Addiel de Alba | 1 Feb 01:37 2011

Re: exporting mas5 data with xps

cstrato <cstrato <at> ...> writes:

> 
> Dear Addiel,
> 
> Yes, it is the transcript_cluster_id in the Affymetrix annotation, 
> assuming that you have used mas5(...,option = "transcript",..). If you 
> have used mas5(...,option = "probeset",..) then it will be the 
> probeset_id, see ?mas5.
> 
> BTW, can you please always supply your sessionInfo().
> 
> Best regards
> Christian
> 
> On 1/30/11 12:28 AM, Addiel U. de Alba Solis wrote:
> >
> > Dear Christian,
> >
> > I am following the script4exon you provide to process HuEx-1_0-st-v2 data.
> > When exporting after processing and making MAS5 calls:
> >
> >> export.expr(data.x.mas5,
> > varlist="fUnitName:fTranscriptID",outfile="MAS5EXPRLEVELS.txt")
> >
> > The command replies with:
> >
> > NULL , and then exports the text file
> >
> > However instead of having a transcript ID field(label) it has a ProbesetID
(Continue reading)

Pedro Lopez-Romero | 1 Feb 11:00 2011
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Re: AgiMicroRna problem

Hi Pablo,

The function "read.maimages" is no longer used by AgimicroRna.
"read.maimages" creates an object of class RGList with element names: R, Rb,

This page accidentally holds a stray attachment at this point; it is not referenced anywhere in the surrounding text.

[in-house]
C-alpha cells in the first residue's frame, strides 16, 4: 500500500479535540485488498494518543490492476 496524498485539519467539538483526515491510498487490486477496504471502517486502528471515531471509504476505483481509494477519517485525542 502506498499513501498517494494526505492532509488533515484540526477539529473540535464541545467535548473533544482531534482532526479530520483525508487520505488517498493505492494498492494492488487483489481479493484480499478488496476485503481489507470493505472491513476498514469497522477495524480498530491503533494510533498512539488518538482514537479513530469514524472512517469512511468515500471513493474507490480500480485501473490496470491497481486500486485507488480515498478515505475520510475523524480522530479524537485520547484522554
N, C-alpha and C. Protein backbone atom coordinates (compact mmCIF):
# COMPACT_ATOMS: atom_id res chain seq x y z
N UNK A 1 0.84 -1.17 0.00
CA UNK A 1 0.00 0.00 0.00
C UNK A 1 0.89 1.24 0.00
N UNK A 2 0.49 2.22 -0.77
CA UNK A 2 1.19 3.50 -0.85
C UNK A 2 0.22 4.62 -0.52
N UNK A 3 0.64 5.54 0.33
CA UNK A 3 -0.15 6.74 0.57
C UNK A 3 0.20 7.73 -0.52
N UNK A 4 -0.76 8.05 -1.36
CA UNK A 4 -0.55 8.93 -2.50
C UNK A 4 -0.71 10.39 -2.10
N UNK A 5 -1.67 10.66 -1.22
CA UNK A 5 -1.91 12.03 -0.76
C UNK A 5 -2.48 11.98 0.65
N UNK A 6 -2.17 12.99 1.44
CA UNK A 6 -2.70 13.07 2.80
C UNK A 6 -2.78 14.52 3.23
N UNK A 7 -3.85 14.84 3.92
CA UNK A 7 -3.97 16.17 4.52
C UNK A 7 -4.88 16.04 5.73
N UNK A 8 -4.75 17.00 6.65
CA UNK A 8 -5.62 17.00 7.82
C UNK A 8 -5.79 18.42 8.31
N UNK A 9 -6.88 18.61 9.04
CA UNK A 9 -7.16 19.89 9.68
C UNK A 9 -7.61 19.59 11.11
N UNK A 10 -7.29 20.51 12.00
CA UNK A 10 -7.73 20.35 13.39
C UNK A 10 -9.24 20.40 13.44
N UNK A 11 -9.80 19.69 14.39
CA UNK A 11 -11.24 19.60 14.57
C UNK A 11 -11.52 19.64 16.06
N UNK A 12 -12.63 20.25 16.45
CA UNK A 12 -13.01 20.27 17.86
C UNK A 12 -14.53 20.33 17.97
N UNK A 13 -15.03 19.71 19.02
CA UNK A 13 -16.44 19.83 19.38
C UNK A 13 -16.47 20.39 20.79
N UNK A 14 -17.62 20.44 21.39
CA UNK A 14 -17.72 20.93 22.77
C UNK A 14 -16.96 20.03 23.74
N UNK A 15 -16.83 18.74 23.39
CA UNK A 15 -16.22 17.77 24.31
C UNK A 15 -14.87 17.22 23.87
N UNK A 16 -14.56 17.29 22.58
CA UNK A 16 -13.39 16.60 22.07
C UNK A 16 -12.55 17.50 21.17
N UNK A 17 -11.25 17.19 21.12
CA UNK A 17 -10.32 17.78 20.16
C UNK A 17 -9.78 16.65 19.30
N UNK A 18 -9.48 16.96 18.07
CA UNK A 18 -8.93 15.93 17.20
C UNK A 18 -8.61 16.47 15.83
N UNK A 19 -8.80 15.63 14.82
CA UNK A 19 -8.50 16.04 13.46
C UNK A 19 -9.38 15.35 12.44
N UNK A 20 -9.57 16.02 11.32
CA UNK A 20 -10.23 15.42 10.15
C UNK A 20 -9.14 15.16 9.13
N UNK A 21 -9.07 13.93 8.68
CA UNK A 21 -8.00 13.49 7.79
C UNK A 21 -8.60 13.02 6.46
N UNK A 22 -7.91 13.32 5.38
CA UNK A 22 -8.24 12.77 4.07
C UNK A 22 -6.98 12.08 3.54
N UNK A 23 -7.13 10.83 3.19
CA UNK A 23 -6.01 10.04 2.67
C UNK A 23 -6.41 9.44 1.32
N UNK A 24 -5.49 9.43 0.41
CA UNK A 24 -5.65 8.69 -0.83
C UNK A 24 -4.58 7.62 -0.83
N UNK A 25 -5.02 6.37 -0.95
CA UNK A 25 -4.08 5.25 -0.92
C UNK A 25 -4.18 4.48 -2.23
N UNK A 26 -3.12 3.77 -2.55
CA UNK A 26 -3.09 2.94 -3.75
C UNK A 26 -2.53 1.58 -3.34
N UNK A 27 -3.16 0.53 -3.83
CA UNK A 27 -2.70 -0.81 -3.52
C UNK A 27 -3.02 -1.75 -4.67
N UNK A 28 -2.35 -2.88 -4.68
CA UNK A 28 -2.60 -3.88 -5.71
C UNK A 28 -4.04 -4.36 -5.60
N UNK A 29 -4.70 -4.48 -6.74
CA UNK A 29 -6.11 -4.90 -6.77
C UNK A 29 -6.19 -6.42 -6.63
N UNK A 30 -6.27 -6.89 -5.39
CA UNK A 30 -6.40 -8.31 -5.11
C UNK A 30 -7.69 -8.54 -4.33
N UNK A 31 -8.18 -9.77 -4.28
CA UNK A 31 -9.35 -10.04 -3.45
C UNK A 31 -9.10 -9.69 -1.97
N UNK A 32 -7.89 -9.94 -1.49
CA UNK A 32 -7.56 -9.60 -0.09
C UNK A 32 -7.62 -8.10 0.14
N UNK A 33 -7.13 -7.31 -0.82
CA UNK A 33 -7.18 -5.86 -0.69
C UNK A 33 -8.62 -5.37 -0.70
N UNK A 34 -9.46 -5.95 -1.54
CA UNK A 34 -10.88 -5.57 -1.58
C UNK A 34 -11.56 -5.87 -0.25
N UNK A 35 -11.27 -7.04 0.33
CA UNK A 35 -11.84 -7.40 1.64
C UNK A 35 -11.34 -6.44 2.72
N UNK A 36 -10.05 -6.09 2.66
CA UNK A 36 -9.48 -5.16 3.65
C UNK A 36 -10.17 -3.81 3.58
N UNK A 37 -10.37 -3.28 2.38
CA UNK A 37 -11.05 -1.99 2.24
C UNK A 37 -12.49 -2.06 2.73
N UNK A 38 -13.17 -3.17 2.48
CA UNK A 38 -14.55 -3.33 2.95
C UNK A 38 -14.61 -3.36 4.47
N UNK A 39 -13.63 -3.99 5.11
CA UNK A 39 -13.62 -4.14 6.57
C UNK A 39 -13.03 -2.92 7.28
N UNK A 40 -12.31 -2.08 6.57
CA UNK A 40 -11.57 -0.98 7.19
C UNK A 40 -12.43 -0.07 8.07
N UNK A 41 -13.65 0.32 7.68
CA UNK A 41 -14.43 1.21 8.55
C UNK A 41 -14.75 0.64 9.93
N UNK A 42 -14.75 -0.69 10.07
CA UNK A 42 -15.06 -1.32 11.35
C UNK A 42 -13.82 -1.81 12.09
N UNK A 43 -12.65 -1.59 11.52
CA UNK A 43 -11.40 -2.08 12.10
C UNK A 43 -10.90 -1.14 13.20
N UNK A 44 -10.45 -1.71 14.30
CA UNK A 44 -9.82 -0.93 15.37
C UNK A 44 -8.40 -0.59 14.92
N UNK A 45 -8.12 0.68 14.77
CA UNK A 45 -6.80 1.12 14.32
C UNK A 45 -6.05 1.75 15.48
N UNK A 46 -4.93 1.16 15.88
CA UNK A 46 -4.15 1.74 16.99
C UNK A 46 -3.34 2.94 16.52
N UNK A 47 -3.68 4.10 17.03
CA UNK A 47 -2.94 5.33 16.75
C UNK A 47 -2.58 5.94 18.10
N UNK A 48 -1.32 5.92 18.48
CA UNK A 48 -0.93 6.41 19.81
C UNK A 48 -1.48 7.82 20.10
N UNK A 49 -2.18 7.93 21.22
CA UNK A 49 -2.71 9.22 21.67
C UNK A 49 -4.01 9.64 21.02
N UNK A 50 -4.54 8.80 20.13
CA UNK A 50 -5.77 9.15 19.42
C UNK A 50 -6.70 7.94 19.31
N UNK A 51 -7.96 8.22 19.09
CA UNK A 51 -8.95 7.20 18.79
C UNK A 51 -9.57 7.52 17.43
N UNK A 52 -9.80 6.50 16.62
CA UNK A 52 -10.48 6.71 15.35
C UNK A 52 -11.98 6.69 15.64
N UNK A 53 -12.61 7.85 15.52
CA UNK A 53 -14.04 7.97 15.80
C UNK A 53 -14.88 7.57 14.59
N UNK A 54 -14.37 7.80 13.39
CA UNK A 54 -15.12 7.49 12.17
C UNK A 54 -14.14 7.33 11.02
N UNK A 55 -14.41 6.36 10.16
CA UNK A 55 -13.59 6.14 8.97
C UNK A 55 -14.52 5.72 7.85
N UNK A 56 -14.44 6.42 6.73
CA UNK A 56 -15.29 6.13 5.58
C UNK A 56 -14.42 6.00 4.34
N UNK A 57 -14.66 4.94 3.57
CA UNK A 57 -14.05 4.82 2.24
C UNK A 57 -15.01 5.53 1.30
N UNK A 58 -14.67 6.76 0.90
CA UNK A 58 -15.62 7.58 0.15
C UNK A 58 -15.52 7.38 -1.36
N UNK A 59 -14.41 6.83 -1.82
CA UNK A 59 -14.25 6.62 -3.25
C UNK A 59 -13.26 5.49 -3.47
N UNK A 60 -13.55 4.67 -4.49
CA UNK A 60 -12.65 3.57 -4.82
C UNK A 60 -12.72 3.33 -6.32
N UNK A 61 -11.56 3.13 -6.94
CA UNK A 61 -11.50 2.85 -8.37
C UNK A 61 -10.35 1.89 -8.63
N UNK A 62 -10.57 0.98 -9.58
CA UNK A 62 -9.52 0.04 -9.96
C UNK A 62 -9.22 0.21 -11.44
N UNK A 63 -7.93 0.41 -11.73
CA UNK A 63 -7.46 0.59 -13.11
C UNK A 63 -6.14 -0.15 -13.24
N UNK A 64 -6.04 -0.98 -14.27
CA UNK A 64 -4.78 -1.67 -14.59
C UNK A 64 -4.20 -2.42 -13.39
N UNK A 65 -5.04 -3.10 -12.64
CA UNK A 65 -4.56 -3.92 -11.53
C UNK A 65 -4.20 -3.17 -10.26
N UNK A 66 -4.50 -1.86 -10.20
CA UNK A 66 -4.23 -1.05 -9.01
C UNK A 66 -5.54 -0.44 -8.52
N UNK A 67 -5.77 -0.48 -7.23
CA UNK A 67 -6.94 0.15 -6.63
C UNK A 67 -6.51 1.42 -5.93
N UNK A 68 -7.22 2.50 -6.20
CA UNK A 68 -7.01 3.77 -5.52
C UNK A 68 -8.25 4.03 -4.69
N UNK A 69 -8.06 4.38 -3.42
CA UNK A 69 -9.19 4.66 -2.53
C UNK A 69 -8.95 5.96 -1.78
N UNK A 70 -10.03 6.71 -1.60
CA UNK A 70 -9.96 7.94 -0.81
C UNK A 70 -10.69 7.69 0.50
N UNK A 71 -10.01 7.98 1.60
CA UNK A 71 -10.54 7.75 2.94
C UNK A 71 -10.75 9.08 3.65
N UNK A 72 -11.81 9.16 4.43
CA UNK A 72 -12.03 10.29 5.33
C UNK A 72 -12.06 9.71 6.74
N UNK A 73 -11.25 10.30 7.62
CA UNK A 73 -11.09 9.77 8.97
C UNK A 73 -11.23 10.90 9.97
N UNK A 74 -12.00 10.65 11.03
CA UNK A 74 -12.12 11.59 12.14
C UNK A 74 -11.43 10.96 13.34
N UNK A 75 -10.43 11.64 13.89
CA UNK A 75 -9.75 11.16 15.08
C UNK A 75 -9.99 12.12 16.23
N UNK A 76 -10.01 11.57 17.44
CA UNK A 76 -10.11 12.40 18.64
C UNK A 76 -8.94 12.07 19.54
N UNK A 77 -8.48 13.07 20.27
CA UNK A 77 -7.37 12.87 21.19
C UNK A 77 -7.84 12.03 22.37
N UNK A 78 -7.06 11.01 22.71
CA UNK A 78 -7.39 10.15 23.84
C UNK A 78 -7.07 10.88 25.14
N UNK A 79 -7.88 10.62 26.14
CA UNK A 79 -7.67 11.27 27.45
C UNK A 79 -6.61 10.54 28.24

G, Gb, etc ..., that are proper for two-channel arrays. To make the names
more intuitive for the analysis of microRna arrays, I have introduced some
changes and now, AgimicroRna creates an object of class uRNAlist with the
names:

"TGS" for the "gTotalGeneSignal",
"TPS" for the "gTotalProbeSignal",
"meanS" for the "gMeanSignal",
"procS" for the "gProcessedSignal".

If you use "read.maimages" you will create an object that is no longer
available in AgimicroRna, and that´s the error you´ve got.

Please, to read the data use the fucntion:
 readMicroRnaAFE(targets,verbose=FALSE).
Please have a look at the help of readMicroRnaAFE and at the vignette file
(to see the changes)
For a quick look of the new characteristics of AgiMicroRna, please, have a
look as well at: "Lopez-Romero P. Pre-processing and differential expression
analysis of Agilent microRNA arrays
using the AgiMicroRna Bioconductor library. BMC Genomics 2011, 12:64".

p.-

On Sun, Jan 30, 2011 at 1:03 AM, Paulo Nuin <nuin@...> wrote:

(Continue reading)

Paulo Nuin | 1 Feb 15:47 2011

Re: AgiMicroRna problem

Thanks a lot. I will try this.

Cheers
Paulo

On 2011-02-01, at 5:00 AM, Pedro Lopez-Romero wrote:

> 
> Hi Pablo,
>  
> The function "read.maimages" is no longer used by AgimicroRna.
> "read.maimages" creates an object of class RGList with element names: R, Rb, G, Gb, etc ..., that are
proper for two-channel arrays. To make the names more intuitive for the analysis of microRna arrays, I
have introduced some changes and now, AgimicroRna creates an object of class uRNAlist with the names:
> "TGS" for the "gTotalGeneSignal",
> "TPS" for the "gTotalProbeSignal",
> "meanS" for the "gMeanSignal",
> "procS" for the "gProcessedSignal".